With the two sets of samples extracted, the system attempts to match 206 at least some of the samples in the second set of samples to the first set of samples. The matching may be made according to the extracted characteristic information for each sample, where a match occurs between two samples if their characteristic information differs within a predetermined tolerance. Any matched content in the second set of samples is then provided to a reviewer, from which meta-data are received 208. Preferably, the meta-data describe identifying information about media items in the stream that are associated with the matched content. The meta-data are then stored 210 in the media content database 114, along with the characteristic information of their associated samples, for use in a media content recognition application.
This general process can be applied in an example radio broadcast application, in which the content of a radio broadcast from a previous period is used to match against the contents of the same radio broadcast from a later period. A first a period (e.g., a few hours, or a day) of the uninterrupted broadcast signal is stored in a database capable of performing matches against this content. A subsequent period of the broadcast signal is then matched against the database containing the first period. If the broadcast signal is the same or is otherwise logically related (i.e., and operator assumes similar content), it is expected that much of the content from the second period would match much of the content from the first period. The areas that match (i.e., the repeating content) are then extracted and flagged for a human reviewer to review and identify, which can then be added to and used by a conventional media content database. In this way, a database of audio content is obtained without having to request and extract fingerprints from each possibly audio item on the radio broadcast.
As explained with respect to FIG. 1, the incoming media stream 102 contains a number of media items 104 n. The media stream 102 may arrive from any suitable source and may comprise a radio broadcast, a television broadcast, an Internet media broadcast, a series of digital files received over a network or from a storage device, or any of a number of sources from which a computing device can receive media content. The type of media items 104 n that compose the stream 102 may vary depending on the type of media stream 102. For example, if the media stream 102 is a radio broadcast, the media items 104 n may comprise a song, an advertisement, a segment of a radio show, or any other type of audio content typical of such broadcasts. Alternatively, if the media stream 102 is a video broadcast, each media item may comprise a television show or segment, an advertisement, or any other type of video or audio/video content typical of such broadcasts. If the stream 102 is received over a computer network or from a data storage device, the media items 104 n may comprise computer files, computer software programs, or other types of media content that may be found in electronic storage. Accordingly, the invention is not limited to any particular type of media type or content used in the examples described herein, but rather can be used in a number of media applications.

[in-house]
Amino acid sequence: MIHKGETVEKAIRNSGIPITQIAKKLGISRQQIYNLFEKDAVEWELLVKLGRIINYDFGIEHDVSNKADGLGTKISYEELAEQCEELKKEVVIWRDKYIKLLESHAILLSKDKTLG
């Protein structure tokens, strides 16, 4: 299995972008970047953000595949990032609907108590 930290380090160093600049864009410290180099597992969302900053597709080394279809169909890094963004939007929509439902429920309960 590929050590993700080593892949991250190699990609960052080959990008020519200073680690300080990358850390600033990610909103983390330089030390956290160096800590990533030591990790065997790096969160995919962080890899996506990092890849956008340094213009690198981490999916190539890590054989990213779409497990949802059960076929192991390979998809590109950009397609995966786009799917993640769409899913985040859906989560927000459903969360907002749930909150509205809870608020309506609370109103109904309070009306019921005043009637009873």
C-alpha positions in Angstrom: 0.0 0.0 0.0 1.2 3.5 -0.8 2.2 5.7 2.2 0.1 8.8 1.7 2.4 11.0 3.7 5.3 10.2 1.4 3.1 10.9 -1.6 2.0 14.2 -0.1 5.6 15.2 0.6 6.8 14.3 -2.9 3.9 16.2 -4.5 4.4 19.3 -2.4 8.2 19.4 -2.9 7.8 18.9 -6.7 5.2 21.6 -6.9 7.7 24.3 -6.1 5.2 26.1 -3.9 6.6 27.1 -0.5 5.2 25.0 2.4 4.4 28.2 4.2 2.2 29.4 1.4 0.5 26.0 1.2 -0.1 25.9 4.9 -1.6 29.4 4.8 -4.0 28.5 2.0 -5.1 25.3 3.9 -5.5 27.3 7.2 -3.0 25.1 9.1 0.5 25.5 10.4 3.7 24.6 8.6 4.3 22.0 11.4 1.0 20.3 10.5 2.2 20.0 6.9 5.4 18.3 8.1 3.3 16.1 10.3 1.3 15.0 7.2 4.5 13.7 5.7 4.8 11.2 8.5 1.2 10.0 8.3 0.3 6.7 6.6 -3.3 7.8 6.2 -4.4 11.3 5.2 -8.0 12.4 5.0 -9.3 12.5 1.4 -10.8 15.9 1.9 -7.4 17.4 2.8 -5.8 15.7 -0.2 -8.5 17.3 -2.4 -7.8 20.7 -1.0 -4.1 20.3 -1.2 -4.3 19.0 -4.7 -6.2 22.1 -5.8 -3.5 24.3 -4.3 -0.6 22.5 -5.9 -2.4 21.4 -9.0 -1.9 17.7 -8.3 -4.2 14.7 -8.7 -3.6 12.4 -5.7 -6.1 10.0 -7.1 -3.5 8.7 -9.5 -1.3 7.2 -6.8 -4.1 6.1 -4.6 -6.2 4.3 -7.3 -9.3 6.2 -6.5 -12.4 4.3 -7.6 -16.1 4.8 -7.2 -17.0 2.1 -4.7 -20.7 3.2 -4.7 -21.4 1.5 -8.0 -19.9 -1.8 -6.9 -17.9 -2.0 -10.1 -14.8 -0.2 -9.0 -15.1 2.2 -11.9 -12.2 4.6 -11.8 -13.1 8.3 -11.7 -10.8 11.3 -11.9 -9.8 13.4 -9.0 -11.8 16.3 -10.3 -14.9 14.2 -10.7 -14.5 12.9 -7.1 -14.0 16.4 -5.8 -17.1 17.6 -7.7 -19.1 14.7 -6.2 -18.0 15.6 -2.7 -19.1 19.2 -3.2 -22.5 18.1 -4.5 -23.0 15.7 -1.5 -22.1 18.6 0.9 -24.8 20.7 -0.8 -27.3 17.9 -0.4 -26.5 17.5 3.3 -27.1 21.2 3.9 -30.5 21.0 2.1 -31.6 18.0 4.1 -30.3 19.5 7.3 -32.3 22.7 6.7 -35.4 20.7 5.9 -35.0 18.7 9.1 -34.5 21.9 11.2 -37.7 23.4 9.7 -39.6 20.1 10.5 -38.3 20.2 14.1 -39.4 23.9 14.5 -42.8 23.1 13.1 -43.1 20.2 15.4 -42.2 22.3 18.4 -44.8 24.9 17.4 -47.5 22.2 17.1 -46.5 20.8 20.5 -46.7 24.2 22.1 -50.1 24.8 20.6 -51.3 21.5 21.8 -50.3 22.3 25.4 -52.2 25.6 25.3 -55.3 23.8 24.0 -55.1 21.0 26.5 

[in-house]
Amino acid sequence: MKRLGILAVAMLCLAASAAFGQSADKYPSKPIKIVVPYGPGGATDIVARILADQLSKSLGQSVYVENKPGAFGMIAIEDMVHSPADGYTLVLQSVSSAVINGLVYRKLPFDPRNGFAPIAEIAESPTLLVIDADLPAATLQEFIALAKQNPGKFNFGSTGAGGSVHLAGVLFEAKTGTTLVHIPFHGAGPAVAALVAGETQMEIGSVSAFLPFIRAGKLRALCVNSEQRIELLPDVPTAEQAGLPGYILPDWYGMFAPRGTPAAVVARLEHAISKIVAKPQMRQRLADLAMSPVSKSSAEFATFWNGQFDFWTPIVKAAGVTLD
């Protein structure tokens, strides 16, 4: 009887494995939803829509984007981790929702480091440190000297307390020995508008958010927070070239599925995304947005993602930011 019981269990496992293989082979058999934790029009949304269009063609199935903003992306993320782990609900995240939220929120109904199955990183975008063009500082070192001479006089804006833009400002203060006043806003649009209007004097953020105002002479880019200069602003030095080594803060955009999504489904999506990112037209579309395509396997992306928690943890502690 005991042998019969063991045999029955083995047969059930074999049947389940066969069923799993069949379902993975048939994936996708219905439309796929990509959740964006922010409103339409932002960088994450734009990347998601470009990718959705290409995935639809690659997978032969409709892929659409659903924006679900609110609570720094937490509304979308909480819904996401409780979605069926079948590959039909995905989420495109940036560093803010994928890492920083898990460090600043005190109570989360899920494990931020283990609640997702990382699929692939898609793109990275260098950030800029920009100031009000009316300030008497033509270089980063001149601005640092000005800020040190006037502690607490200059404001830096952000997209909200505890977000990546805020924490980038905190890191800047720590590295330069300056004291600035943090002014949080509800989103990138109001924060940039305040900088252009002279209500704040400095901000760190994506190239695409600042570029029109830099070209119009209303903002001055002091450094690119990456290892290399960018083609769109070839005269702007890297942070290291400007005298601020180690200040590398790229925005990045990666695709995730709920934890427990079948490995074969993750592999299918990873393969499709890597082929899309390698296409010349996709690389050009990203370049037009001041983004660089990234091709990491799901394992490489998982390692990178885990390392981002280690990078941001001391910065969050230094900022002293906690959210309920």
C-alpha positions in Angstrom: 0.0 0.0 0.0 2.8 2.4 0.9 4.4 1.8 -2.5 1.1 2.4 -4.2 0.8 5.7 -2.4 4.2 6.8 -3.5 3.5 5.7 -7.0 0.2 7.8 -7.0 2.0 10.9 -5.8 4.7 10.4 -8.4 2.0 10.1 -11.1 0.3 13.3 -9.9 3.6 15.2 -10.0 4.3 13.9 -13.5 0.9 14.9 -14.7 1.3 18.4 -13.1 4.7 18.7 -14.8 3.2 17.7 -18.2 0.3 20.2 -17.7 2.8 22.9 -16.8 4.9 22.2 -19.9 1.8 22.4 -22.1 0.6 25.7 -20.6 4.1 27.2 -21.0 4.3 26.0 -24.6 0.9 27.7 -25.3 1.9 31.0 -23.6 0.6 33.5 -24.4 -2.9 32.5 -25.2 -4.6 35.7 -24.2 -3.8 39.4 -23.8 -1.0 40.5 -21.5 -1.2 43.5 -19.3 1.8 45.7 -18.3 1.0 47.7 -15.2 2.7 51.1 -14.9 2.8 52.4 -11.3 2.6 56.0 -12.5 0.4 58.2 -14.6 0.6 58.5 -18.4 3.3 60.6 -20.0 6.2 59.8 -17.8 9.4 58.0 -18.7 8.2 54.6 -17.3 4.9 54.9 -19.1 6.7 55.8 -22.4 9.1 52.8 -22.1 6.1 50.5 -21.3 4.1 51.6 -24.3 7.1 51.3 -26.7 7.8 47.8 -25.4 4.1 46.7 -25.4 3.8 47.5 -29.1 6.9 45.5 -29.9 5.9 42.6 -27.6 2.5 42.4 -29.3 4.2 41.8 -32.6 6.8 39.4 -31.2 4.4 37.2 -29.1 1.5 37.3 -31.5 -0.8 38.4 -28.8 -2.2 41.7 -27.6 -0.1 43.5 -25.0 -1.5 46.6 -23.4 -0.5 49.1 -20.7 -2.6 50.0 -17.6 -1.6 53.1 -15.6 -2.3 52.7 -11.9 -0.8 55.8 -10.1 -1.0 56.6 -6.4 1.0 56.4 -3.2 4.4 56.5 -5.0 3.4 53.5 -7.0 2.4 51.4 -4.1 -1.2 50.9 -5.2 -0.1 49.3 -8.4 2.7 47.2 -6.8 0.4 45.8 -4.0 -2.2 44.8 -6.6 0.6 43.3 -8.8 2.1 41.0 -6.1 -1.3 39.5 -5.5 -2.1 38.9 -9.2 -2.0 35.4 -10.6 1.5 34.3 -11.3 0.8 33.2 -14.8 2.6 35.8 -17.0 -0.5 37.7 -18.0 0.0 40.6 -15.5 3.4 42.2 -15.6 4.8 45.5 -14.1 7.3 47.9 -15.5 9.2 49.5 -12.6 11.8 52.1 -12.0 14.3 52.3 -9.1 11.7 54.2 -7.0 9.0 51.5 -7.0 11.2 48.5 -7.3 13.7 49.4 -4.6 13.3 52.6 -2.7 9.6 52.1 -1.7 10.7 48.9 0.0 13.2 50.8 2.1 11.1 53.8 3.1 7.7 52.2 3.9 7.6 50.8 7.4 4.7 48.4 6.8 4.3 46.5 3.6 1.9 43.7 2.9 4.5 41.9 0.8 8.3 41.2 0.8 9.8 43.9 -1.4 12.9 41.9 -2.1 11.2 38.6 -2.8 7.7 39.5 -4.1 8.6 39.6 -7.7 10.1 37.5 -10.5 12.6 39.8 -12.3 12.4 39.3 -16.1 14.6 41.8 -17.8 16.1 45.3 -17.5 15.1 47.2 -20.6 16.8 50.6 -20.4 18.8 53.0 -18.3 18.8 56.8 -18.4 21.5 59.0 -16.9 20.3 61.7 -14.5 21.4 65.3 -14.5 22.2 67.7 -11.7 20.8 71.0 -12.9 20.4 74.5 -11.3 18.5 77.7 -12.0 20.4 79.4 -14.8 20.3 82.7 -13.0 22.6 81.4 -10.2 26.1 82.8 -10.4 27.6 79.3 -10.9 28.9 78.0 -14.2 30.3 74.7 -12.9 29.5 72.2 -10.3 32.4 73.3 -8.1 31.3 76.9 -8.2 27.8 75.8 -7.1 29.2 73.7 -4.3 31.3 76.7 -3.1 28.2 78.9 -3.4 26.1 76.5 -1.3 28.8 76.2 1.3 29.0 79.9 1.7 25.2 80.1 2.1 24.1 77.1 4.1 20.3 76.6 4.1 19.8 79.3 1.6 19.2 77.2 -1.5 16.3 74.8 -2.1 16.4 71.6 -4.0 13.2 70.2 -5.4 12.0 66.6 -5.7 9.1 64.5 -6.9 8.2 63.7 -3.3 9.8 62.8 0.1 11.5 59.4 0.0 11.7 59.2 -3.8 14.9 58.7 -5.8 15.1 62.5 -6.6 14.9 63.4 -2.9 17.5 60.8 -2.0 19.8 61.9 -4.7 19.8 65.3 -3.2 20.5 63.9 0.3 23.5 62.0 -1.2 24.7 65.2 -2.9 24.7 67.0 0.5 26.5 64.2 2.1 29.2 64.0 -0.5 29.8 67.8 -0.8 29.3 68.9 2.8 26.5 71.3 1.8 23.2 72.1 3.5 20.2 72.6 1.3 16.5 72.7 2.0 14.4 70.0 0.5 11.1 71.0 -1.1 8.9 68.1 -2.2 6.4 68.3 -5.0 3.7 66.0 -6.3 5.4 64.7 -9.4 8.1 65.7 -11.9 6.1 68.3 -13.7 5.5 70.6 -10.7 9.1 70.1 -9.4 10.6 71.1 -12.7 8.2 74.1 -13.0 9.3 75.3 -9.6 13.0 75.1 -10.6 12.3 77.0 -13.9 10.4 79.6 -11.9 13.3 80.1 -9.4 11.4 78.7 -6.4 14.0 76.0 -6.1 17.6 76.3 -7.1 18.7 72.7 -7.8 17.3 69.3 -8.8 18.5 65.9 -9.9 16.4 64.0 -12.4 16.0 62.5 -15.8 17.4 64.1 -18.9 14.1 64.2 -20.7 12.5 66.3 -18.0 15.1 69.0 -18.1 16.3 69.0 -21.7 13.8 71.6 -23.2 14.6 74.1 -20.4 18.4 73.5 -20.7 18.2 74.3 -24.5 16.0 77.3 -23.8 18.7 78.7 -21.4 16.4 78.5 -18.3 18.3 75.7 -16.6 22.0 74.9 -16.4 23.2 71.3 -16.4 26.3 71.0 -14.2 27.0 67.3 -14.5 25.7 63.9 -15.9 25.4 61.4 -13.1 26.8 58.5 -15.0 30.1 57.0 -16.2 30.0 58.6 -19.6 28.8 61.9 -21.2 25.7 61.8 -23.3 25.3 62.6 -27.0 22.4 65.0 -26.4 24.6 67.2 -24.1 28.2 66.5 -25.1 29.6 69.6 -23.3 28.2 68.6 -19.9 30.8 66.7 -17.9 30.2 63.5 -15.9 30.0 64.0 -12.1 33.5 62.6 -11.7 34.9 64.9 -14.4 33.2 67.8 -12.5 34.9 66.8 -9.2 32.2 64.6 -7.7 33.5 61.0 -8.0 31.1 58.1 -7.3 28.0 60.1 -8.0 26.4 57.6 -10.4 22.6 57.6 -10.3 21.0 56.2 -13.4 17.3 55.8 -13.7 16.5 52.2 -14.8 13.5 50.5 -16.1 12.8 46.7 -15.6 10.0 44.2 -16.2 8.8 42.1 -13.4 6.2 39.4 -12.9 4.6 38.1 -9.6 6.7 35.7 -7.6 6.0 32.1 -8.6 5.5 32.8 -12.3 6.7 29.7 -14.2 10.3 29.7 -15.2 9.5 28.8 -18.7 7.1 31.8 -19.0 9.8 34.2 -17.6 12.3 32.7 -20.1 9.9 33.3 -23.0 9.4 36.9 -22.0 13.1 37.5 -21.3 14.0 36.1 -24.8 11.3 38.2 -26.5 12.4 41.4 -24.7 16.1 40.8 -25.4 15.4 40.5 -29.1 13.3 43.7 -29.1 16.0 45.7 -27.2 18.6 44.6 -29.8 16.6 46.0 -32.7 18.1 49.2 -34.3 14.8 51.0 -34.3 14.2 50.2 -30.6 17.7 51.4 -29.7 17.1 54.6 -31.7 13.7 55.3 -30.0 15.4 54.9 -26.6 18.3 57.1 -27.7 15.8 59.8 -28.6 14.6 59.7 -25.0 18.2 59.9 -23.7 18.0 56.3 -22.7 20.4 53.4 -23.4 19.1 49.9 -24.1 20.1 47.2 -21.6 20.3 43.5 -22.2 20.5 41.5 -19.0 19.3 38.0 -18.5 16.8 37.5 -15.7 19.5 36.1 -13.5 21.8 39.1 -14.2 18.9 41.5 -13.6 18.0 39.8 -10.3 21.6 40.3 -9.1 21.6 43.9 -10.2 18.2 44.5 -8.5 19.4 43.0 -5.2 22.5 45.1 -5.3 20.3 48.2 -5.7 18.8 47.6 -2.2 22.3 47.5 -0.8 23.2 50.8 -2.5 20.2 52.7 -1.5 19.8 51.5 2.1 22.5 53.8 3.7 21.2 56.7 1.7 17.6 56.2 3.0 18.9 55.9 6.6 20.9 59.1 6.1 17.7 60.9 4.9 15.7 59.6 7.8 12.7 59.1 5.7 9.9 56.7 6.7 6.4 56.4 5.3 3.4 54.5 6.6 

To obtain samples of the media stream 102, the content identification system 106 performs an algorithm on a sample segment of the incoming stream 102. The algorithm used and the segment sampled may vary depending on the application. In one embodiment of a radio or television monitoring application, the broadcast during a previous period (e.g., a day) from a particular station (or genre or group of similar stations) is sampled. In the sampling process, the stream 102 is segmented into a plurality of segments, and each segment is fingerprinted to obtain characteristic information about that segment. The characteristic information (i.e., the fingerprint) and a marker (such as a timestamp) are associated with each other. In one embodiment for monitoring advertisements, the recorded audio is segmented into small increments of less than about 4 seconds in duration. This duration is chosen for this application because four-second samples are short enough to occur three to seven times during a standard 15 to 30 second broadcast commercial.